By M.V.Ramakrishnan

Tuesday, September 6, 2016

When Cello Maestro Rostropovitch Held An Indian-international Audience Spellbound

The only globally legendary Western musician other than Yehudi Menuhin and Zubin Mehta ever to visit India is the Russian cello maestro Mstislav Rostropovitch.  It was an unexpected and unforgettable windfall to hear him perform in New Delhi in 1988 -- within a few months after I had written a substantial essay on the global guitar legend AndrĂ©s Segovia in THE HINDU, expressing regrets that we could (and would) never hear his live music in the city.  

Glossary & annotations
(for readers across the world)

Stradivarius  --  Product of 17th/18th-century Italian family Stradivari, famous as makers of the world's finest violins, violas and cellos.  A Stradivarius among string instruments is like a Rolls Royce among cars.

Azad Bhavan  --  Heritage building in New Delhi with lovely lawns, housing the Indian Council for Cultural Relations.

Kamani auditorium  --  Spacious (600+), modern concert hall in New Delhi.

Lalgudi Jayaraman  --  One of the greatest violinists in Carnatic music.

Ravi Shankar  --  Internationally known sitarist  (the sitar is one of the twin prime string instruments in Hindustani music, the other one being the sarod). 

Carnatic/Hindustani music  --  Classical music of South/North India.

New Delhi

23 December 1988

Soul-stirring cello music

"The cello is my voice.  It is an extension of my vocal chord.  Through the cello I sing.  What is in my heart, what is in my head, it comes through my  hand, through my fingers, and finds expression in the cello's strings."

So spoke Mstislav Rostropovitch, the legendary Russian musician who now lives in Washington and divides his time equally between his activities as Conductor of the National Symphony Orchestra and a globe-trotting cello virtuoso.  He was addressing a press conference organized by the Indian Council for Cultural Relations, the United States Information Service and the Delhi Music Society in Azad Bhavan last Monday afternoon.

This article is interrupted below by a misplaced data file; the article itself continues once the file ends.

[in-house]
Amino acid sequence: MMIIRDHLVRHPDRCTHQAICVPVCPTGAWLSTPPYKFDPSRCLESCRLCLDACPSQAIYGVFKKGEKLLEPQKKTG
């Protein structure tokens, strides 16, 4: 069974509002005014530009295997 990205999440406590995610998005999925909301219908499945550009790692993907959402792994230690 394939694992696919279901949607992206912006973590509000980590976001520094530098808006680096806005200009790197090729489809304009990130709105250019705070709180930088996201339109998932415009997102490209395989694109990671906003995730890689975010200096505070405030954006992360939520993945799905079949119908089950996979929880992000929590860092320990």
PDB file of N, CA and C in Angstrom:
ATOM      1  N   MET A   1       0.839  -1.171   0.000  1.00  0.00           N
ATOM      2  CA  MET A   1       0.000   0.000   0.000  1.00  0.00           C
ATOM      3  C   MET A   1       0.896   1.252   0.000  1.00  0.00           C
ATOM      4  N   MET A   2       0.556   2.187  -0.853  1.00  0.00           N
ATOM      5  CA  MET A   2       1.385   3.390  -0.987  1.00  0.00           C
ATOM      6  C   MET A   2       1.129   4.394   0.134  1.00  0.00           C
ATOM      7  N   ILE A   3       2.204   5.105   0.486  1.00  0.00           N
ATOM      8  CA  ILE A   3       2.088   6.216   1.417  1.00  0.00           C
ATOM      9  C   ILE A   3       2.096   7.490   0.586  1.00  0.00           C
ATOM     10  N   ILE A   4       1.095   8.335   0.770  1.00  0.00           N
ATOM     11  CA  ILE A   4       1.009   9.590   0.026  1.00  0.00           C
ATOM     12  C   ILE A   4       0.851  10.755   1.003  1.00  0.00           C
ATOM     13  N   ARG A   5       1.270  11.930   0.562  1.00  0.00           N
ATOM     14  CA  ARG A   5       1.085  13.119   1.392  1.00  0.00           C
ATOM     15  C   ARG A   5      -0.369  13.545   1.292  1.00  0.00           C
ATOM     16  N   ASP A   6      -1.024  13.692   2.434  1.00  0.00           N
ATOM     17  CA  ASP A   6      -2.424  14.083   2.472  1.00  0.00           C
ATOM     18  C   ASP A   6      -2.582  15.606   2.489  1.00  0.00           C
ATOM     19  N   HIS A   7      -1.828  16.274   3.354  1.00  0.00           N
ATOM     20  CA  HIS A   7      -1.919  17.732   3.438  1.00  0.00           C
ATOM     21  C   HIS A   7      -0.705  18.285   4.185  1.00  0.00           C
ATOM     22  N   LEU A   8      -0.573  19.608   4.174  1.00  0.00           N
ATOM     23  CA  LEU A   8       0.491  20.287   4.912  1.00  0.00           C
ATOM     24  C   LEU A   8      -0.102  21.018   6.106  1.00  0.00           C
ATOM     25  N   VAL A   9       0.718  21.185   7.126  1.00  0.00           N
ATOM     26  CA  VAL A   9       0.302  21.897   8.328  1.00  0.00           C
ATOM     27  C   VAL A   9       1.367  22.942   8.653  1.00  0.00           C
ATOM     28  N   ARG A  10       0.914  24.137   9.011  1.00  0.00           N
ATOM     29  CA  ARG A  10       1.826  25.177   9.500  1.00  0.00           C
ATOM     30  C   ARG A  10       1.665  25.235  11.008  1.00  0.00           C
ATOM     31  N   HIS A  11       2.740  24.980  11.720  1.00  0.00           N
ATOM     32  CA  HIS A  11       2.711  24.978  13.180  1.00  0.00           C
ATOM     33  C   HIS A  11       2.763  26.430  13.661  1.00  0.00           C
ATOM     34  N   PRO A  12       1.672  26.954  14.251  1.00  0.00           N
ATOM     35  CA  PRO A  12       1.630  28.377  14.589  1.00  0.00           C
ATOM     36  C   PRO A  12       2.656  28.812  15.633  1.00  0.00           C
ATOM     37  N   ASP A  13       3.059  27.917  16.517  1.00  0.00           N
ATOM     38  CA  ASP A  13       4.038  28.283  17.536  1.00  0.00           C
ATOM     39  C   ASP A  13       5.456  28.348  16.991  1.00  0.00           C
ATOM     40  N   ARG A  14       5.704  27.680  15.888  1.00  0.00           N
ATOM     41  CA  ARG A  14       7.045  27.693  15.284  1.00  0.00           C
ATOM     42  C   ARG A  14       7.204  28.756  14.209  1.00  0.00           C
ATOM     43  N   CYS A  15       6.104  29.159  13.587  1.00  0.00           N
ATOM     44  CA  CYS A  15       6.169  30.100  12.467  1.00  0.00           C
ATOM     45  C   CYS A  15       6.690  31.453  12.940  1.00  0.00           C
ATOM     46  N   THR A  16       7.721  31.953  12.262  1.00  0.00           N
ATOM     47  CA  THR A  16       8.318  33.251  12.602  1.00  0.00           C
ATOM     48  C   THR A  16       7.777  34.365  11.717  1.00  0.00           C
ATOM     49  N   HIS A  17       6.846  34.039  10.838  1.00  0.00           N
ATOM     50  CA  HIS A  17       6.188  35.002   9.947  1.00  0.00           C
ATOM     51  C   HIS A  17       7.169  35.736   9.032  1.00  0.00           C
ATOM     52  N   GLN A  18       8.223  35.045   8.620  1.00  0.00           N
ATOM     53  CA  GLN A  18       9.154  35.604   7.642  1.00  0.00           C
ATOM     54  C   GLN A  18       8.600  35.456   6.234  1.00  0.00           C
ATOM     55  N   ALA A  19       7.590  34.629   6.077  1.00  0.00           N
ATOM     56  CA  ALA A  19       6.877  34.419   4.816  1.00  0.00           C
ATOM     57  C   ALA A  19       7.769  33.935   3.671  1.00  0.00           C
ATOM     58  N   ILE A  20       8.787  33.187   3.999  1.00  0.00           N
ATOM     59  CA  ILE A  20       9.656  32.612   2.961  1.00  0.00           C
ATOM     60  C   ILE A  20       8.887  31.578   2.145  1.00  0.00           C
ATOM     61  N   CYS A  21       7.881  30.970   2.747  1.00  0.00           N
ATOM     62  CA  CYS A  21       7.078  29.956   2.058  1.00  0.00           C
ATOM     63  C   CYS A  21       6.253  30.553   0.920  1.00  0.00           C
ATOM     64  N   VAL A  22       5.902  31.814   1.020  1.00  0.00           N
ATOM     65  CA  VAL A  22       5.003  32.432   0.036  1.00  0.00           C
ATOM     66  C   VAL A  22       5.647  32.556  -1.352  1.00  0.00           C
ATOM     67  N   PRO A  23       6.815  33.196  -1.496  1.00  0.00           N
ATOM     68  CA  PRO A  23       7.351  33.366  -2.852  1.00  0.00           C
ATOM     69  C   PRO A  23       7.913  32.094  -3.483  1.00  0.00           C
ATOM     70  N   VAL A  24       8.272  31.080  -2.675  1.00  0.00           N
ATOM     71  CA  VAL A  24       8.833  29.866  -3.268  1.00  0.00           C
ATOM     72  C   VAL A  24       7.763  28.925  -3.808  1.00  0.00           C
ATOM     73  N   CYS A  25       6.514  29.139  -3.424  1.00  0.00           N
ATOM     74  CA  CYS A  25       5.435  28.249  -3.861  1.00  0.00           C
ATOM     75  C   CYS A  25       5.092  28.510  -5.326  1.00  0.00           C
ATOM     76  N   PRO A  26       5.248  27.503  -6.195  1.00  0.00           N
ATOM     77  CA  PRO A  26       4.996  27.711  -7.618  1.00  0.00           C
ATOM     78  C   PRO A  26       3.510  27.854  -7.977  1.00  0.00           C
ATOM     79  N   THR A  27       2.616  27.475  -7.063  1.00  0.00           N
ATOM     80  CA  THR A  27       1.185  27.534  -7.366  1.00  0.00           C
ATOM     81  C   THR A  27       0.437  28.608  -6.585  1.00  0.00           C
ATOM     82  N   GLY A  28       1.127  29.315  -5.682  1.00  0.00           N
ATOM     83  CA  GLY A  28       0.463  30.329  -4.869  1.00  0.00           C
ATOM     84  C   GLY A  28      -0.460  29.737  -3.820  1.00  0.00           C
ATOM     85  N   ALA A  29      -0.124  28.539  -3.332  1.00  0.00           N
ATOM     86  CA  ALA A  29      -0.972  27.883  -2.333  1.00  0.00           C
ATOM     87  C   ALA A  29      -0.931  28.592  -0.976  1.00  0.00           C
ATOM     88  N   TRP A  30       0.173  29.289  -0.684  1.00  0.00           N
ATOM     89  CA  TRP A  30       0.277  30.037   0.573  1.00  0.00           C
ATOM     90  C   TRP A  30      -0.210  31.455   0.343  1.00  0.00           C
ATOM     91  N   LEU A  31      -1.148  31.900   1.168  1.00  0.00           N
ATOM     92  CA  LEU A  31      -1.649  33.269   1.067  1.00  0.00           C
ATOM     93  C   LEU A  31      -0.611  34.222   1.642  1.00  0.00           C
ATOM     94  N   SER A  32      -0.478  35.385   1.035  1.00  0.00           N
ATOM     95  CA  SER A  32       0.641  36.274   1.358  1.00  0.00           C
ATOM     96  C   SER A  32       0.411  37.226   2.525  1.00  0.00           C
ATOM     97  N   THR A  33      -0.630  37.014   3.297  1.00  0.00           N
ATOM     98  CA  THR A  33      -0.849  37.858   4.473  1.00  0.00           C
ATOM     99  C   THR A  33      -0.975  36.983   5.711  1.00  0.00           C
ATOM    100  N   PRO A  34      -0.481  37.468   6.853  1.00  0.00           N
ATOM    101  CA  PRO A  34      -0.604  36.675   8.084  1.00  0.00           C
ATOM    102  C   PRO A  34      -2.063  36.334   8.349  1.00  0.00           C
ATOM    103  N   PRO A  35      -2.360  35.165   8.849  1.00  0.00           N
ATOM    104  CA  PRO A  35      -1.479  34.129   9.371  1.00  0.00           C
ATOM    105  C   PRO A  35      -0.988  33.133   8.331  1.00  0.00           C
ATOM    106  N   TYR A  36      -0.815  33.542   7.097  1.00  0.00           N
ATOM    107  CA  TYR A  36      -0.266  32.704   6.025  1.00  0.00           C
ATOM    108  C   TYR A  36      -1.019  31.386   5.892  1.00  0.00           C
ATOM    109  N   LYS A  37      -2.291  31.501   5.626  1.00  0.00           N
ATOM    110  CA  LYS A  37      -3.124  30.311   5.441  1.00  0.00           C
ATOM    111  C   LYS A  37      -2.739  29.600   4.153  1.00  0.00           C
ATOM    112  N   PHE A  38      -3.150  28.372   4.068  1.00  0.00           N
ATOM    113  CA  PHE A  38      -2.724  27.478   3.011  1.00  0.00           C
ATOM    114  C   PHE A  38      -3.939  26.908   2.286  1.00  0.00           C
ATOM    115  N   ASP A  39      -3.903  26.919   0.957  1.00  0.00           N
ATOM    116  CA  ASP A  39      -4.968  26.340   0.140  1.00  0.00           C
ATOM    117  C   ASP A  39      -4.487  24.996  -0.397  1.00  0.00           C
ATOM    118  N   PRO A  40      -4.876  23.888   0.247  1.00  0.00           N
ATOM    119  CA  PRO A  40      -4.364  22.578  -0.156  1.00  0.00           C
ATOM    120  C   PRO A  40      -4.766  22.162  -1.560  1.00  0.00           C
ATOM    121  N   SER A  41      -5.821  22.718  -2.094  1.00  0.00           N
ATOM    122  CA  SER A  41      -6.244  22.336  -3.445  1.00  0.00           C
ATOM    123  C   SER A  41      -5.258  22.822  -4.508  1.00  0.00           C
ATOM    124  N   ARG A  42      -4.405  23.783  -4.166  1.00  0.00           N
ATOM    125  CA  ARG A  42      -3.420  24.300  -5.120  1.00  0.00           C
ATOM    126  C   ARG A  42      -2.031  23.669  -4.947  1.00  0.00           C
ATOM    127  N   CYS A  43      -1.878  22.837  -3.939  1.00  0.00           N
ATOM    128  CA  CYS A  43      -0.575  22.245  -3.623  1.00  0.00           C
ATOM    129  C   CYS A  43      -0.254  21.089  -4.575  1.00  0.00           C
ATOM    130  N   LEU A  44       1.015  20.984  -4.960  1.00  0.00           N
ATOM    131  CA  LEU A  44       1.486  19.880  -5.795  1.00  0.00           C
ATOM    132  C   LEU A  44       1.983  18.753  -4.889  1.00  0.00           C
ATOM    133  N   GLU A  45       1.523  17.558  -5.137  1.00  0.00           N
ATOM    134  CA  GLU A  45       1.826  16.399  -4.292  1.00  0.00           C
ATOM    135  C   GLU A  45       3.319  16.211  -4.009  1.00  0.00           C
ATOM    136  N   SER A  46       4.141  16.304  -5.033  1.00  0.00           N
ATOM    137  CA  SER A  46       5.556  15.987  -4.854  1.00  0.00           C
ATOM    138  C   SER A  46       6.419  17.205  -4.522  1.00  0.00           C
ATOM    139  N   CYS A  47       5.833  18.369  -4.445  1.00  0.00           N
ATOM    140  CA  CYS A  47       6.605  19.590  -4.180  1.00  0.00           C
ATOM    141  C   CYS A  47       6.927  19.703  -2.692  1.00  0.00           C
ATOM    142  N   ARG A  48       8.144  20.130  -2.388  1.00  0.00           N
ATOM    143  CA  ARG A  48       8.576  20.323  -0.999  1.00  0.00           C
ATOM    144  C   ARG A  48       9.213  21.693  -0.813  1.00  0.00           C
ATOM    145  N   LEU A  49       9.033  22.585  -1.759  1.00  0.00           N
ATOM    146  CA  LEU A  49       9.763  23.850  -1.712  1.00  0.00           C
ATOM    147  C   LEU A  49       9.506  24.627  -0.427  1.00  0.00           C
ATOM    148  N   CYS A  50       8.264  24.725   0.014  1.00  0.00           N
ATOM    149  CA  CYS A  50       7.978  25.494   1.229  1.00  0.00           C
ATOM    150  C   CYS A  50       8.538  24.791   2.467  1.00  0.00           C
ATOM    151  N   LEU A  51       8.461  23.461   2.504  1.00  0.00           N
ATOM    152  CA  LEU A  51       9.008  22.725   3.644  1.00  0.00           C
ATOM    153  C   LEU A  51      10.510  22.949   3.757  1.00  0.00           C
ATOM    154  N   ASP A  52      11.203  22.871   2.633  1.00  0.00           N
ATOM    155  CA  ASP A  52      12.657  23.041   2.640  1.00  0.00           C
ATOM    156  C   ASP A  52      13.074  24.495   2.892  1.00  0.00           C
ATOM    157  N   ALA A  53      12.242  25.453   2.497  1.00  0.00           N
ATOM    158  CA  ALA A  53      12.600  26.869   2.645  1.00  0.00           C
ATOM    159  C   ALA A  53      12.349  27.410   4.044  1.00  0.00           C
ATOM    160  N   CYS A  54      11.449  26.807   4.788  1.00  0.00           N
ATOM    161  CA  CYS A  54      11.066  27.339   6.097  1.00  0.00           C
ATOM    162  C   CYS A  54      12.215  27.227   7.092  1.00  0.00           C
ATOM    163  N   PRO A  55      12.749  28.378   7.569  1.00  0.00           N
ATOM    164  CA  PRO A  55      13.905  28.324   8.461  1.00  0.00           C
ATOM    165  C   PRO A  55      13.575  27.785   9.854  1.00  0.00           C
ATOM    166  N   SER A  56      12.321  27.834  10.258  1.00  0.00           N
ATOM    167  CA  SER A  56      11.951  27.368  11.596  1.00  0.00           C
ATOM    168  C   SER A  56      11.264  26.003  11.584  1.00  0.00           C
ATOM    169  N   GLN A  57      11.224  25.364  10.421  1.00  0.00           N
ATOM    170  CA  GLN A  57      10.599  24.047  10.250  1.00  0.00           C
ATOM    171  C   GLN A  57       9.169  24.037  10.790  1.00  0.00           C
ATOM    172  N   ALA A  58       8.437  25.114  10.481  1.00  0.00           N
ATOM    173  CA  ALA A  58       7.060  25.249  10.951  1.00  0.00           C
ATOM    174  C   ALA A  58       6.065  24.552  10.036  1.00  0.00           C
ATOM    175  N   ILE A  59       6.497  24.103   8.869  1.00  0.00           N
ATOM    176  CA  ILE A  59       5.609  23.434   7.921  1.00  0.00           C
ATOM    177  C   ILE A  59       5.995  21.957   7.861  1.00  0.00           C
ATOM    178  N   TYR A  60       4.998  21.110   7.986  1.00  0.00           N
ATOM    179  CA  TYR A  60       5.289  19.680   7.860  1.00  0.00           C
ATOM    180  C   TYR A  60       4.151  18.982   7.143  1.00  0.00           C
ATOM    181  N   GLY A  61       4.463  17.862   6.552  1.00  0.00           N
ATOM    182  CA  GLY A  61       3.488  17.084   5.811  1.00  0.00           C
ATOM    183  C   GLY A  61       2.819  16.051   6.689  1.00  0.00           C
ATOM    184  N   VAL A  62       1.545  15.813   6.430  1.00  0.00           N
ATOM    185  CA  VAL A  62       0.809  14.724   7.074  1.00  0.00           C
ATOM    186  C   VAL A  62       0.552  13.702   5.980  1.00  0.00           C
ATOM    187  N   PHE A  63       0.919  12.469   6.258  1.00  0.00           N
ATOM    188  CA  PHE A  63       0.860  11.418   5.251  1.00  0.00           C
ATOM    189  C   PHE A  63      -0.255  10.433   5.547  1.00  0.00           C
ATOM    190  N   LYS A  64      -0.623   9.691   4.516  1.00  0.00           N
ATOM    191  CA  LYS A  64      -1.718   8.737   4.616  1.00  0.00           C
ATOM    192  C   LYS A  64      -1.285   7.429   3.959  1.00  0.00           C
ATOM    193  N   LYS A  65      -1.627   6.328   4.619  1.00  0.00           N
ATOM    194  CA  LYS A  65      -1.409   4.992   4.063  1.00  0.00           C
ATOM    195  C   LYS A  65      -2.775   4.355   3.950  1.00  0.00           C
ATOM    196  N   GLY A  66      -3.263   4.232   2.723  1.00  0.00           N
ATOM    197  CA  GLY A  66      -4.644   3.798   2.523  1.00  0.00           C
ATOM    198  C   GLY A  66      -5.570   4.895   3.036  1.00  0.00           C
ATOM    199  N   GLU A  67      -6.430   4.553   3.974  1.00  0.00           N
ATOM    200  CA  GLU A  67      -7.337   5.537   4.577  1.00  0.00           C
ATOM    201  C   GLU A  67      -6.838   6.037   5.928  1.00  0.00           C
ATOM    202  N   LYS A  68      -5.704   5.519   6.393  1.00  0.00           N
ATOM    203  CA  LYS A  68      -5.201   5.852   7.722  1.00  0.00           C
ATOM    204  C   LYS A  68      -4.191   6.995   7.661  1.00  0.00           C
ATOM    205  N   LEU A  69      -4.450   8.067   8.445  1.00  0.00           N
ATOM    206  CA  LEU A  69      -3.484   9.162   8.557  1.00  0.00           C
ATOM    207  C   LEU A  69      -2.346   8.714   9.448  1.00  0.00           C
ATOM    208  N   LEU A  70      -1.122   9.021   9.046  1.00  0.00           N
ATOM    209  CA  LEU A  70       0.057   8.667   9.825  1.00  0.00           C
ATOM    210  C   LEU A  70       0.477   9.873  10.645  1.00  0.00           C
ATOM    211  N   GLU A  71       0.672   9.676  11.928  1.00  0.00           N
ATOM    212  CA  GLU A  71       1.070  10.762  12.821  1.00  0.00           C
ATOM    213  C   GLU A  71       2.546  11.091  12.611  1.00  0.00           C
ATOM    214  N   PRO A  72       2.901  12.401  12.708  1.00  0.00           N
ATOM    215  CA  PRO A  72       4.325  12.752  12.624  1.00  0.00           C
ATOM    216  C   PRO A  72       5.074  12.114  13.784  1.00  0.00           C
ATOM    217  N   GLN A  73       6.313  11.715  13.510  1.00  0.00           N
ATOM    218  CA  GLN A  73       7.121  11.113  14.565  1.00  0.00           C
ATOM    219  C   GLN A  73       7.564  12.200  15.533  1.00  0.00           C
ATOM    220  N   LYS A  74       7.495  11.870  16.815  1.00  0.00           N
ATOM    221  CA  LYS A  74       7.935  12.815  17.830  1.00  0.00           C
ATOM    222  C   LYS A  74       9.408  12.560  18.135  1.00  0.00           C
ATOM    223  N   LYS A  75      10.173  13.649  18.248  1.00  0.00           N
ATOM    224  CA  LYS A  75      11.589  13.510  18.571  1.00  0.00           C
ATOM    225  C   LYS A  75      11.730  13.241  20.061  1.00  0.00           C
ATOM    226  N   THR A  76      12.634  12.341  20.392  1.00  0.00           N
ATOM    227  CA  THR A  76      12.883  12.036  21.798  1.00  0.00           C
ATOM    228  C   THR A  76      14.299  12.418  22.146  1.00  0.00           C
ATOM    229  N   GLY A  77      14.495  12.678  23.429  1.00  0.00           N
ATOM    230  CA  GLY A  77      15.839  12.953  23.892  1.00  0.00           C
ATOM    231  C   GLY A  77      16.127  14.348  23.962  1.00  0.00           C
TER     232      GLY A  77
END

The statement soon became a memorable one because it was followed that evening by a soul-stirring demonstration of the musician's total integration with his instrument, in the fully-packed Kamani auditorium.

Two sonatas for cello and piano, by Brahms and Shostokovitch, with the young London-based Indian Pali Pavri playing the piano, were rendered beautifully.  But  it was in the Bach Suite No. 3 for unaccompanied cello that the maestro's magic powers were in full display.  Deeply absorbed in a spiritual communion with his richly-toned 18th-century Stradivarius, Rostropovitch literally played on the heart-strings of the spellbound Indian-international audience.

PostScript, 2016

Not unique, but universal phenomenon

It gives me great pleasure to revive my impressions of the magic touch of Rostropovitch with the following and related recordings on YouTube

                             Mstislav Rostropovich - Bach - Cello Suite No. 3
However, taking a fresh look now at this old context and my own review, I wonder whether I would have highlighted the Russian cellomaster's 'spiritual communion with his Stradivarius'  -- as if it was a unique phenomenon --  if I hadn't heard him declare passionately that "The cello is my voice . . .  etc."  in the press conference held a few hours before his performance.   

Looking at that quotation now, I can see quite clearly that more or less the same thing could have been truthfully said by any legendary instrumentalist anywhere in the world  --  like, let us say,  Yehudi Menuhin or Lalgudi Jayaraman about their violins, Ravi Shankar or Segovia about their sitar or guitar :  or even by von Karajan or Zubin Mehta, if you visualize a whole orchestra as the conductor's instrument!

The mystic rapport which invariably exists between a true grandmaster of instrumental music and his beloved instrument is a universal phenomenon which needs to be viewed in a far wider perspective than that of a concert review, or even a career assessment.  We never think of it or even notice it while we are actually being moved by a great performance, unless our attention is drawn to it in a specific manner, as happened on this unusual occasion.